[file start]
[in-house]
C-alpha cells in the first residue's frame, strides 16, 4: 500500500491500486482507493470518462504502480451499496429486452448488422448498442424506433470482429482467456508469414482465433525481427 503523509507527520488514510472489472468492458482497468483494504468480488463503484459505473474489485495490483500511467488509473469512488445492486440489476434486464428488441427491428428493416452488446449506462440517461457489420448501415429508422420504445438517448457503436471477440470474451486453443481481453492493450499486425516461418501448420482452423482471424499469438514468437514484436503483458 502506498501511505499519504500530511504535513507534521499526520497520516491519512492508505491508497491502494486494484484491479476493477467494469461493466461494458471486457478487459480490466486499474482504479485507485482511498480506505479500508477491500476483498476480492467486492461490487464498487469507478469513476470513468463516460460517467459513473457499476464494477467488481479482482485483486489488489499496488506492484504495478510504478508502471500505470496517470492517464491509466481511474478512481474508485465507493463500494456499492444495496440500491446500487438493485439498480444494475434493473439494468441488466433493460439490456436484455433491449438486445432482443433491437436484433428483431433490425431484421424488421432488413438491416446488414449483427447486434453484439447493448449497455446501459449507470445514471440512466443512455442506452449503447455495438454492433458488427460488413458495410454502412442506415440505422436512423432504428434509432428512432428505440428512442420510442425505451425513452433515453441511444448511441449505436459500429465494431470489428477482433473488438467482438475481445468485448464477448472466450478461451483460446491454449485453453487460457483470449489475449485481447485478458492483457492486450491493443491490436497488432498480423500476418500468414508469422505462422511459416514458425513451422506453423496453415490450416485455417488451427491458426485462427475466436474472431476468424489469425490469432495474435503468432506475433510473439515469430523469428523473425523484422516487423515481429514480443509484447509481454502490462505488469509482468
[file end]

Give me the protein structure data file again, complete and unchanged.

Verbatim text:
[in-house]
C-alpha cells in the first residue's frame, strides 16, 4: 500500500491500486482507493470518462504502480451499496429486452448488422448498442424506433470482429482467456508469414482465433525481427 503523509507527520488514510472489472468492458482497468483494504468480488463503484459505473474489485495490483500511467488509473469512488445492486440489476434486464428488441427491428428493416452488446449506462440517461457489420448501415429508422420504445438517448457503436471477440470474451486453443481481453492493450499486425516461418501448420482452423482471424499469438514468437514484436503483458 502506498501511505499519504500530511504535513507534521499526520497520516491519512492508505491508497491502494486494484484491479476493477467494469461493466461494458471486457478487459480490466486499474482504479485507485482511498480506505479500508477491500476483498476480492467486492461490487464498487469507478469513476470513468463516460460517467459513473457499476464494477467488481479482482485483486489488489499496488506492484504495478510504478508502471500505470496517470492517464491509466481511474478512481474508485465507493463500494456499492444495496440500491446500487438493485439498480444494475434493473439494468441488466433493460439490456436484455433491449438486445432482443433491437436484433428483431433490425431484421424488421432488413438491416446488414449483427447486434453484439447493448449497455446501459449507470445514471440512466443512455442506452449503447455495438454492433458488427460488413458495410454502412442506415440505422436512423432504428434509432428512432428505440428512442420510442425505451425513452433515453441511444448511441449505436459500429465494431470489428477482433473488438467482438475481445468485448464477448472466450478461451483460446491454449485453453487460457483470449489475449485481447485478458492483457492486450491493443491490436497488432498480423500476418500468414508469422505462422511459416514458425513451422506453423496453415490450416485455417488451427491458426485462427475466436474472431476468424489469425490469432495474435503468432506475433510473439515469430523469428523473425523484422516487423515481429514480443509484447509481454502490462505488469509482468